Now that you’ve read through your novel a few times and are pretty happy with how things look, it’s time to work on your query letter and synopsis. If you’re seeking a traditional publishing deal, this is a necessary step, but I’ll be frank with you: It isn’t very fun.
What is a synopsis?
So what is a synopsis? Let’s look at the trusty old Merriam-Webster for that:
A condensed statement or outline (as of a narrative or treatise)
Sounds good to me. A synopsis is basically a summary of your novel that you’ll use to show agents and editors interested in knowing what your book is about.
Writing your synopsis
Writing a synopsis is hard work. I haven’t been able to find any consistent advice on the web, so I’ll just tell you how I went about it. The size of a synopsis varies between different literary agents and publishers, so be prepared to have two or three different ones ready to use with your queries. I’ve seen some agents request a single page with a query letter, where others may ask for up to ten pages double spaced.
The first step to creating a good synopsis is to write a chapter-by-chapter summary of your novel. If you’re the type of writer who outlines your work beforehand, then you’ve basically got this part done. Consider yourself lucky.
If you don’t have an outline or summary yet, it’s time to read your novel one more time. I know you’re probably sick of your novel by now, but nobody ever said this is easy stuff. Here is what I did: read a chapter from start to finish and then after you finish reading, write a paragraph that sums up the key points of that chapter. Use this summary as the basis of your synopsis.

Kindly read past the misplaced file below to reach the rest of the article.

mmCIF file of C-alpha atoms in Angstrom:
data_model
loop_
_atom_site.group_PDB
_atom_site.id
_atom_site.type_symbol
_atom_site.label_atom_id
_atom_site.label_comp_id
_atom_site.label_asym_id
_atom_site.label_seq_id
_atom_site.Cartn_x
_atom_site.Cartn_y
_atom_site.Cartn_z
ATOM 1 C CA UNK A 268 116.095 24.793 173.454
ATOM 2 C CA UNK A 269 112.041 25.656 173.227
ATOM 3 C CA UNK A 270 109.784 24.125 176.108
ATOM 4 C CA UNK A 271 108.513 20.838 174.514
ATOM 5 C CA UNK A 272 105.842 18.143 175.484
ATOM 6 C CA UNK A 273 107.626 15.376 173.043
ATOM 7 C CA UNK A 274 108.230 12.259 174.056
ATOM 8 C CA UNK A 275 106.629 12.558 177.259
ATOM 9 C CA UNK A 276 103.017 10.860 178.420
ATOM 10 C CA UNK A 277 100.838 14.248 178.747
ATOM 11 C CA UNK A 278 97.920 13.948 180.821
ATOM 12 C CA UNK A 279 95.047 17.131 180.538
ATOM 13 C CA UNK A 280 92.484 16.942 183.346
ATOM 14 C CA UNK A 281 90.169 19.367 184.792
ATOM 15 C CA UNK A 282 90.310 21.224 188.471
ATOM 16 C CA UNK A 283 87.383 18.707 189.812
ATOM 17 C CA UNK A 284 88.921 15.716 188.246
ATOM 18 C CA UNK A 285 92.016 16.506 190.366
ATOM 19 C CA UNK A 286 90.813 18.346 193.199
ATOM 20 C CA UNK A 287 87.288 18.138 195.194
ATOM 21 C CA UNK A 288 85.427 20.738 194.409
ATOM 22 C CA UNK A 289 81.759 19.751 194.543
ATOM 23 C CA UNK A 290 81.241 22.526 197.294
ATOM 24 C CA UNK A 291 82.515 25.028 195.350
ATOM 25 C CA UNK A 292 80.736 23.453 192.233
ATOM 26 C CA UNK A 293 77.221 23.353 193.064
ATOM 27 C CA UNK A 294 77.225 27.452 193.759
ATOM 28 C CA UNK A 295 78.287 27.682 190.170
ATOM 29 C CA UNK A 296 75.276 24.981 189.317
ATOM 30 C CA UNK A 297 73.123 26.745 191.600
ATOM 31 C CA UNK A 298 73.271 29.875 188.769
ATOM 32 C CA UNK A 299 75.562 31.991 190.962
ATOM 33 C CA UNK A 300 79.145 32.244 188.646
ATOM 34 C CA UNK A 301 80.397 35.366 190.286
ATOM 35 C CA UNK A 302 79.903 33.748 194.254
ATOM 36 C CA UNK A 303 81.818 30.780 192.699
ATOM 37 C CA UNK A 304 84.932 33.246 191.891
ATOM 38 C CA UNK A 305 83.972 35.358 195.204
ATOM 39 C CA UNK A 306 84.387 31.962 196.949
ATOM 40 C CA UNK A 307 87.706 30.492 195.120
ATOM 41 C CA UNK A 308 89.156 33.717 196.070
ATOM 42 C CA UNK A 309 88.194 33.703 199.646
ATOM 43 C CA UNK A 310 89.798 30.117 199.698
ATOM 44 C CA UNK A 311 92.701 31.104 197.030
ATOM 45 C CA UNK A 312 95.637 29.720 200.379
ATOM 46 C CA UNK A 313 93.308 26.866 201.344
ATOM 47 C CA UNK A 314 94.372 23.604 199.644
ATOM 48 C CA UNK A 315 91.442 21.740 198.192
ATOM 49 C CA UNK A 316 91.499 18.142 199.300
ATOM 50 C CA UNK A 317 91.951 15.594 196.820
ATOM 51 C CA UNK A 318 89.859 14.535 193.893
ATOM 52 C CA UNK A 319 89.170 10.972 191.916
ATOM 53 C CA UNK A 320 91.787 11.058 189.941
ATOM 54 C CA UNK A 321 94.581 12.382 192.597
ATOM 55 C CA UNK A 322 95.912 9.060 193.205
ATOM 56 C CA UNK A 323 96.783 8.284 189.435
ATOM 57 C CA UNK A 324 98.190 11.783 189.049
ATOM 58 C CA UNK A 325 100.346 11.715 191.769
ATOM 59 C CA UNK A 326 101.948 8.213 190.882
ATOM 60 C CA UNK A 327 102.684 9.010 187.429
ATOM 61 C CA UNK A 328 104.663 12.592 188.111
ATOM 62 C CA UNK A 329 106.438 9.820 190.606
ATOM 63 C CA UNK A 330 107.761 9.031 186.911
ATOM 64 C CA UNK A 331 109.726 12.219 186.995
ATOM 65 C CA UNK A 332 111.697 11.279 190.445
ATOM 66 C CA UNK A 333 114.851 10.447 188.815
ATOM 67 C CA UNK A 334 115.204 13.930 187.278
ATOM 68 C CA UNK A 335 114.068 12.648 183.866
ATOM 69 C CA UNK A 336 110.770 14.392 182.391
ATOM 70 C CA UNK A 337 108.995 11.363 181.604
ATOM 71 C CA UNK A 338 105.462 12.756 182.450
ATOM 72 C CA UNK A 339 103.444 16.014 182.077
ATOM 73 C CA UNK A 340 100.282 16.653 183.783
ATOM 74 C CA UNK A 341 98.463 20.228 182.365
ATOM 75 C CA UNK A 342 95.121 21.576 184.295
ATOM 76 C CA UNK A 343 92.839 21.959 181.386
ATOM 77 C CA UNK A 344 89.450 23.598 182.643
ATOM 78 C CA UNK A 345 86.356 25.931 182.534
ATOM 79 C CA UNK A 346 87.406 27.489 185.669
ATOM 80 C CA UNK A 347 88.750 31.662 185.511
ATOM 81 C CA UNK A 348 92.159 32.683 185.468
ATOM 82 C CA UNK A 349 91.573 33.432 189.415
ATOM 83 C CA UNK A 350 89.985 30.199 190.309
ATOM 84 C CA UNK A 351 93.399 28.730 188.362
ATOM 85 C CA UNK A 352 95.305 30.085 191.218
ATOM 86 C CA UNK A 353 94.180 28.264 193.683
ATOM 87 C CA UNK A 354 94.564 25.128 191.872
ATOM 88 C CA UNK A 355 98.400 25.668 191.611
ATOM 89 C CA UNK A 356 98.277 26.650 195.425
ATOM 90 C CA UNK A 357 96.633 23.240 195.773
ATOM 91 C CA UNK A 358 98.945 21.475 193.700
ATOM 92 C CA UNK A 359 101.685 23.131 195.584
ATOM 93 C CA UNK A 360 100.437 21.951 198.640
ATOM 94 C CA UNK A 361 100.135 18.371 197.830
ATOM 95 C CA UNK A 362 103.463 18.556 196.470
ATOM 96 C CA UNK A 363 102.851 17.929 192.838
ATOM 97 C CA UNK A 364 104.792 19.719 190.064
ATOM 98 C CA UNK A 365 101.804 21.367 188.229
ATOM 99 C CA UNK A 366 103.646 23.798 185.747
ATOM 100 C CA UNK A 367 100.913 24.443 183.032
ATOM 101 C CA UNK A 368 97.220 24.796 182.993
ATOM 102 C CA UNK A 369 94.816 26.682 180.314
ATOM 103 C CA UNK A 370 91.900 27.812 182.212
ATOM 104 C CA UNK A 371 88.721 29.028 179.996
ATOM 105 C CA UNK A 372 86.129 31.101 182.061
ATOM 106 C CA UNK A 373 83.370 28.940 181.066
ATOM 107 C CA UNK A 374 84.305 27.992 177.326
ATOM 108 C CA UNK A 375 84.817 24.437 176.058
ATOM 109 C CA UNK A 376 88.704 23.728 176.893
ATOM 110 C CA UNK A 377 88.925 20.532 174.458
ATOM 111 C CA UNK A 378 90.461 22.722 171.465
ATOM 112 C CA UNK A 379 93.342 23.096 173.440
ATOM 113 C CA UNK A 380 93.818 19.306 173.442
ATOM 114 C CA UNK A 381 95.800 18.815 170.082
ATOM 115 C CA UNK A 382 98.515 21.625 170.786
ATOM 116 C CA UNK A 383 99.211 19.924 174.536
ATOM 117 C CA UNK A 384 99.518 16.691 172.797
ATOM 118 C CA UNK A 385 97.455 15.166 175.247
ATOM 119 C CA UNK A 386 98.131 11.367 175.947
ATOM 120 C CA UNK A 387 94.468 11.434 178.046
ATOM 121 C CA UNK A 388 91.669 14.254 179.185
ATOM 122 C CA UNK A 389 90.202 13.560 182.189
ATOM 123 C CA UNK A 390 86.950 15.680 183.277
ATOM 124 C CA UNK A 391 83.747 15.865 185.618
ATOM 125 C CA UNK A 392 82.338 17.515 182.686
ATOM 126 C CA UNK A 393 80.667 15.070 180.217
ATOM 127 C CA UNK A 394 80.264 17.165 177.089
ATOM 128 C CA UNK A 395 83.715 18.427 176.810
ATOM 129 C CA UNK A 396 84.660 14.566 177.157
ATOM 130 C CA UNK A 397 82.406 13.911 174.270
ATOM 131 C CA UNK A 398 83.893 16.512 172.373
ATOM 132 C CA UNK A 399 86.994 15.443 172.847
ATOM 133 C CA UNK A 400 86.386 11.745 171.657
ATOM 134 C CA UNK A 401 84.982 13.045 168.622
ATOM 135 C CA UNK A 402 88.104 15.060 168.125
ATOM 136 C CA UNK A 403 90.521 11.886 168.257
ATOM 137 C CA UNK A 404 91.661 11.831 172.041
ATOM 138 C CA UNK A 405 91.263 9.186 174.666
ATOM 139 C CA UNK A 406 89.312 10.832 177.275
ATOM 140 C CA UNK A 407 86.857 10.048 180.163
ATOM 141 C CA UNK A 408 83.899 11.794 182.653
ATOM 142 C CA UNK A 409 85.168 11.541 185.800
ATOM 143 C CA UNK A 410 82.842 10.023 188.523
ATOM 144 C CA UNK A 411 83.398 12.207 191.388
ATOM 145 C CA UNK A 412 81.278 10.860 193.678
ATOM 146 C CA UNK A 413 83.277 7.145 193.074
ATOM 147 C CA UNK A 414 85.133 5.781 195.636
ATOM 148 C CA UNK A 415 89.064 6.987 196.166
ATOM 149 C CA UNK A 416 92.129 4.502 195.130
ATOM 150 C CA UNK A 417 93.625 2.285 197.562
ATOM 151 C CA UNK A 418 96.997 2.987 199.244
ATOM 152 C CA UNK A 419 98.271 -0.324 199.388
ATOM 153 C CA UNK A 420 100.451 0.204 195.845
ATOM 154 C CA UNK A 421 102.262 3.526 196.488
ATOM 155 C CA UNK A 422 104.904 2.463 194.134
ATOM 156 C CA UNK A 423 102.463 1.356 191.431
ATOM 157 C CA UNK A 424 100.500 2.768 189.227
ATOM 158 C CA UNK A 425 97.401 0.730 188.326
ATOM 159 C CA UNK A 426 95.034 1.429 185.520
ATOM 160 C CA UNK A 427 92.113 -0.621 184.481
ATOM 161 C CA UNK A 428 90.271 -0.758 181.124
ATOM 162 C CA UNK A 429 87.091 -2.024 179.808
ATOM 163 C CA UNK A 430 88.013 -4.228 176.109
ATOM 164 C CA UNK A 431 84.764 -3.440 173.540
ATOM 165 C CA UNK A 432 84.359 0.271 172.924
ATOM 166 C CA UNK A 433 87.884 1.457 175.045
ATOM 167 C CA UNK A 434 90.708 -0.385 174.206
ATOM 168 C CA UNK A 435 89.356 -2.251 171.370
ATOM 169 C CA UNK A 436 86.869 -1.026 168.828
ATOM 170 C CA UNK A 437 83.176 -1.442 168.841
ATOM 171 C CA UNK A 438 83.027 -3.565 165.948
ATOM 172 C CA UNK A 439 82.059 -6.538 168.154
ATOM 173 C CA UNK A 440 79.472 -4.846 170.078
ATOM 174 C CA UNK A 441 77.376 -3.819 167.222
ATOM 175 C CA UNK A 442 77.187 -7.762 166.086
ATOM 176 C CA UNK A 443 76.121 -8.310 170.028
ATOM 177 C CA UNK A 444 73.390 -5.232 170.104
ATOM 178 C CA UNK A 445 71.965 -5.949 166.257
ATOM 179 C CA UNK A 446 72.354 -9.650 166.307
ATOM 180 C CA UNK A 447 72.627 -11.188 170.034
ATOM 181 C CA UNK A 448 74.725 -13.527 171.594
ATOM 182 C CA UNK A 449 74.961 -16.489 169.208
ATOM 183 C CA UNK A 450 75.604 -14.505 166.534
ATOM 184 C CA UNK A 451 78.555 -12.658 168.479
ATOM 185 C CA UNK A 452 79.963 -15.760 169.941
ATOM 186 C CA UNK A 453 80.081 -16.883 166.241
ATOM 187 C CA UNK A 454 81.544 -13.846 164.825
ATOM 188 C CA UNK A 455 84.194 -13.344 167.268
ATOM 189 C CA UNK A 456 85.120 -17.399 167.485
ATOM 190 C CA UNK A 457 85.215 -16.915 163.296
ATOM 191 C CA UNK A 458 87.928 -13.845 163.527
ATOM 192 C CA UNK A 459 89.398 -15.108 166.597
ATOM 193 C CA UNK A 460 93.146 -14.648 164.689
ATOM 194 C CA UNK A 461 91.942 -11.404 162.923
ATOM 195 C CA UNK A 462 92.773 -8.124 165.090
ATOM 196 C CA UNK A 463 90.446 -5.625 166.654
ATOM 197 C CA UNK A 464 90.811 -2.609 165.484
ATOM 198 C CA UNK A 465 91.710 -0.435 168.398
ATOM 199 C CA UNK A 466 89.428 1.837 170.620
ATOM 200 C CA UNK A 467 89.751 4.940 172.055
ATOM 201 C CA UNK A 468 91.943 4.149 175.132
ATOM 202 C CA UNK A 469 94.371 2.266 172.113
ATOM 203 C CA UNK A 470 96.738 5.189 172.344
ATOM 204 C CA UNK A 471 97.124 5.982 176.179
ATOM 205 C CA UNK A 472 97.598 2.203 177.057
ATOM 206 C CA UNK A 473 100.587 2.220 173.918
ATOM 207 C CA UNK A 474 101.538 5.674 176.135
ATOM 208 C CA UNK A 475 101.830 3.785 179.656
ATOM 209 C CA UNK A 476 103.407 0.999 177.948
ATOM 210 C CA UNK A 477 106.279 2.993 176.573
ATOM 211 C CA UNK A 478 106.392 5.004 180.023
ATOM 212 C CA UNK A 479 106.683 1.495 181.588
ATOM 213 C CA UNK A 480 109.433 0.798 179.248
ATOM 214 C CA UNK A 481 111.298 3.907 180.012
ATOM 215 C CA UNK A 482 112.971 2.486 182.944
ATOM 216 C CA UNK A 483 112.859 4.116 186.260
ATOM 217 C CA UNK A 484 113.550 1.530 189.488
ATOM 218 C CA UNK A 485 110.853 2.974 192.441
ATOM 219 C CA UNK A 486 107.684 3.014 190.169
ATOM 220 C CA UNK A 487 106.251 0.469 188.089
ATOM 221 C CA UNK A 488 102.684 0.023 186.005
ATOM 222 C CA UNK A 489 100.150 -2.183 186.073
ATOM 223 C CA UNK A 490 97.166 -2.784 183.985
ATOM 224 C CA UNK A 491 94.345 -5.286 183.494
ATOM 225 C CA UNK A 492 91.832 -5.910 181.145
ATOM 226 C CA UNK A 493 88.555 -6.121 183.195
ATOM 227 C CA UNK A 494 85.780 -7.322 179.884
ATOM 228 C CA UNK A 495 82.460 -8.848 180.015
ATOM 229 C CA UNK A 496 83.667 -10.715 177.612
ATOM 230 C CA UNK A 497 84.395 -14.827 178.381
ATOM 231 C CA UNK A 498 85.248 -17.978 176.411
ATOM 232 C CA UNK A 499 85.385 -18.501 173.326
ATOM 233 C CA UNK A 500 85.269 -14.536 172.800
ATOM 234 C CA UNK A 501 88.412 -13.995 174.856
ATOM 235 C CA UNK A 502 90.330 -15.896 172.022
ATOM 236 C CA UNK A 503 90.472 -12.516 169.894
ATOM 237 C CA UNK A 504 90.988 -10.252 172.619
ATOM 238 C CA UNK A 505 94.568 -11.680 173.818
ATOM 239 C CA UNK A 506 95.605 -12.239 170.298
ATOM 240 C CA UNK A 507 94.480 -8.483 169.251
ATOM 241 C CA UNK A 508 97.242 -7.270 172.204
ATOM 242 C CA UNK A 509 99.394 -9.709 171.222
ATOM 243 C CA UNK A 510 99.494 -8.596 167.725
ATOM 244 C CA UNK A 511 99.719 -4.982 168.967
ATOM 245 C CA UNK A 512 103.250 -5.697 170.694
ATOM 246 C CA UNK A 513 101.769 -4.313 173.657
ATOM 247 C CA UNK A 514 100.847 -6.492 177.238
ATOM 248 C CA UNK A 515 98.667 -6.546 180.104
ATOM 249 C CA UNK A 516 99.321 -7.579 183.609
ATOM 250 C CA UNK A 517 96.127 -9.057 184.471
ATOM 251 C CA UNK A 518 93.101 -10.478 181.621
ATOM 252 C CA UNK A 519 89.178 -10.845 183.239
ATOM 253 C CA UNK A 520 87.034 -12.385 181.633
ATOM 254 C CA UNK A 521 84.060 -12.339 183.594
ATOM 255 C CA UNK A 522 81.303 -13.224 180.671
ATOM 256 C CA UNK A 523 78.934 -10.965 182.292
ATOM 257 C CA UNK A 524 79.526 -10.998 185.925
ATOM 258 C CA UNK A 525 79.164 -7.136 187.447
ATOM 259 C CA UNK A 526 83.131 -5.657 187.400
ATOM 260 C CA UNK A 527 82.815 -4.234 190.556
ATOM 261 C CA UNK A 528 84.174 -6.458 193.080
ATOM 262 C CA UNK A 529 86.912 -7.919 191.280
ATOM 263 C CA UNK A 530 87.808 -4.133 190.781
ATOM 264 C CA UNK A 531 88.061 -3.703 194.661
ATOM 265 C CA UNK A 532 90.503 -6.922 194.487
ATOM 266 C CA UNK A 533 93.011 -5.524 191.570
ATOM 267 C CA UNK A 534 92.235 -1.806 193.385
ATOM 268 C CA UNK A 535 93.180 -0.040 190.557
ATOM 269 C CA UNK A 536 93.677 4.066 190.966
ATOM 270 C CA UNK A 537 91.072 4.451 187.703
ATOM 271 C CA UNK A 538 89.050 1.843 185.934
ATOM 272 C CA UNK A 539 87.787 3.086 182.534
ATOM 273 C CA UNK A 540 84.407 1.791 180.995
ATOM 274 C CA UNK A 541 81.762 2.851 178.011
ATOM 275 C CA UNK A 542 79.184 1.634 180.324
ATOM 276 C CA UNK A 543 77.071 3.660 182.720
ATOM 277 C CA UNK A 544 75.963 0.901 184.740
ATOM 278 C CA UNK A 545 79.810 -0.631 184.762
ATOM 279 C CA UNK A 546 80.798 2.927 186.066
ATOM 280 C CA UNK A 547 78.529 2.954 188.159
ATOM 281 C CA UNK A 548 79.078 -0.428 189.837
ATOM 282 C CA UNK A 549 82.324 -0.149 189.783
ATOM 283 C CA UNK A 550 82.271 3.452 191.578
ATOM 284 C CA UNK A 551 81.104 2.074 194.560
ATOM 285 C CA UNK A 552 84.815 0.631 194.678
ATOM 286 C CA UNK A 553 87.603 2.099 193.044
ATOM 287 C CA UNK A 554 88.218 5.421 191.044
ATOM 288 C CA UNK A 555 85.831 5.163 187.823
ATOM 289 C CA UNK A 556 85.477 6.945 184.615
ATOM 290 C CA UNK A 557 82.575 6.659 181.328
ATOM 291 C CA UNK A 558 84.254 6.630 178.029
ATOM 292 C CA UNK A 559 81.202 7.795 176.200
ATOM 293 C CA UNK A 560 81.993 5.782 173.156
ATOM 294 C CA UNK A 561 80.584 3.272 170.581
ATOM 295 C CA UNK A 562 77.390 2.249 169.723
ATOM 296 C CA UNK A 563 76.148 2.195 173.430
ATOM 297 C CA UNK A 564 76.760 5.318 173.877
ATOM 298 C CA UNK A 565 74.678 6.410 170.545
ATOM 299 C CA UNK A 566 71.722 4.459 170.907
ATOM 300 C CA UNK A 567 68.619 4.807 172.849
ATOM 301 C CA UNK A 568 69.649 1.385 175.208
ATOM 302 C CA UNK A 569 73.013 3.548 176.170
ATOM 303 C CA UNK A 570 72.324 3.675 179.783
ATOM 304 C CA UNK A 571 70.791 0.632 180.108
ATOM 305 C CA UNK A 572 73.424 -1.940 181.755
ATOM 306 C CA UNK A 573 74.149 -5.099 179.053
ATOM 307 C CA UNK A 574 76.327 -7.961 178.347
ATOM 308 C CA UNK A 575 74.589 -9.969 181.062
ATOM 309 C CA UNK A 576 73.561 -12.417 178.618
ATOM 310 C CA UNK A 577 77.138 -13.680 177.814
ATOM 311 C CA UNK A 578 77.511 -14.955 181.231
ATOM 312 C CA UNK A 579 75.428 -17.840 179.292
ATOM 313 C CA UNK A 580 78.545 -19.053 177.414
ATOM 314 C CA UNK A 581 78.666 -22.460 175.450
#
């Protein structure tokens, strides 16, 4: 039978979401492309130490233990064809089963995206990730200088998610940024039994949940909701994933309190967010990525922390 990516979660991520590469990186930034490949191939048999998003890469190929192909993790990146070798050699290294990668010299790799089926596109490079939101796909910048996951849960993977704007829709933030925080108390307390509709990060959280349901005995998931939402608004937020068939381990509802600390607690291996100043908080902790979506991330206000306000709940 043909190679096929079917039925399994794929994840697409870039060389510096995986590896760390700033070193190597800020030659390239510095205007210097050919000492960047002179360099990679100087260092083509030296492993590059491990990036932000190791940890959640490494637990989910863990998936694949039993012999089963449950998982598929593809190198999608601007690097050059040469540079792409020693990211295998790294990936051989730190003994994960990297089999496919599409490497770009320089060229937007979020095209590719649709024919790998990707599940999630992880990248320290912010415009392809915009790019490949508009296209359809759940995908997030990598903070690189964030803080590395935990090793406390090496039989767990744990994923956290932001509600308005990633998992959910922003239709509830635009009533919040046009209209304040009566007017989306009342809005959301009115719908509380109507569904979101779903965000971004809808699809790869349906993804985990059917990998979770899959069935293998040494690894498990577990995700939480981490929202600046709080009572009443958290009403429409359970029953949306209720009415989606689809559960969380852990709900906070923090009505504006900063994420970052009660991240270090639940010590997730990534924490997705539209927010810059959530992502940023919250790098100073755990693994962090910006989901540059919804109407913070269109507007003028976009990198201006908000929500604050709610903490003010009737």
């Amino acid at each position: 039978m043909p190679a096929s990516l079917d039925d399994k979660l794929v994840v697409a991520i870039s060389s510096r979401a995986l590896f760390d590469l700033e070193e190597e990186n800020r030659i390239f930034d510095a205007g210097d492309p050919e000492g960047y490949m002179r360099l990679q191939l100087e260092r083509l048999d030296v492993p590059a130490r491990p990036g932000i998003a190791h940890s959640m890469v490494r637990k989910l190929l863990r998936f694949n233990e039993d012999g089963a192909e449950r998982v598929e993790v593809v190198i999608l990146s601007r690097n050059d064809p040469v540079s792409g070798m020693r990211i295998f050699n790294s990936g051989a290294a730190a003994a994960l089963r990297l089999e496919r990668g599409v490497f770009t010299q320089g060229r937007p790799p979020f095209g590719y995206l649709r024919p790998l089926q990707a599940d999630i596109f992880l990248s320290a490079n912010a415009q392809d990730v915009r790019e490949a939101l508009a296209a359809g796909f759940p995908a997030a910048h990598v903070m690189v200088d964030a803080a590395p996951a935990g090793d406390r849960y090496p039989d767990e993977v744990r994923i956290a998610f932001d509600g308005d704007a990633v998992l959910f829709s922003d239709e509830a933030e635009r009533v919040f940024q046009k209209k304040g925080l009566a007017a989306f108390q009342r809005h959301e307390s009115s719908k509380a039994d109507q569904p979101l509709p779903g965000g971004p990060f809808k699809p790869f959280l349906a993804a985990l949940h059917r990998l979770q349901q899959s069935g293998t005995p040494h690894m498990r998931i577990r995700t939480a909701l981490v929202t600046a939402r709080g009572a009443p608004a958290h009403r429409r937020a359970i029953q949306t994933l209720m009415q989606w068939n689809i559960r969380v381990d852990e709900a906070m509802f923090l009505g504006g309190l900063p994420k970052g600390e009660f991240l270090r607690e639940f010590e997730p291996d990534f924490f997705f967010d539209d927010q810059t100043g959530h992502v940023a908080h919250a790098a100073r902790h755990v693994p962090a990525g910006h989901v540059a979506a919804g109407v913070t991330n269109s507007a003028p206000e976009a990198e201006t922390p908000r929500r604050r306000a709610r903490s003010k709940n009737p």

This is where things get difficult. You somehow have to confine your novel into the number of pages the agent allows. Not only that, you can’t just hand an agent a dry summary or they’ll reject it. They want something interesting and not just bullet points. To put it another way, take your chapter-by-chapter summary and rewrite it as a short story. For a one-page synopsis, rewrite it as flash fiction. I’m not joking. Write it like you were writing a short story.
But since you don’t have a lot of space to write, focus only the main storyline and conflict. Only include vital details and try to use the smallest number of characters possible. You don’t want your synopsis to be full of clutter, and by that, I mean a whole bunch of unnecessary character names and minor subplots that won’t help sell the story. I should also mention that not only does it need to contain those important characters and plot elements of your novel, it must include the ending.
Finally, remember that your synopsis is your chance to show an agent or publisher your best work. That means it should still must read like polished fiction, allowing your voice to come through while developing the characters enough to make the agent or publisher care.
And then, after your synopsis is ready, you can start working on your query letter. Fun, fun, fun!
What has you experience writing a synopsis been like? Care to share an example? Leave a comment and let us know!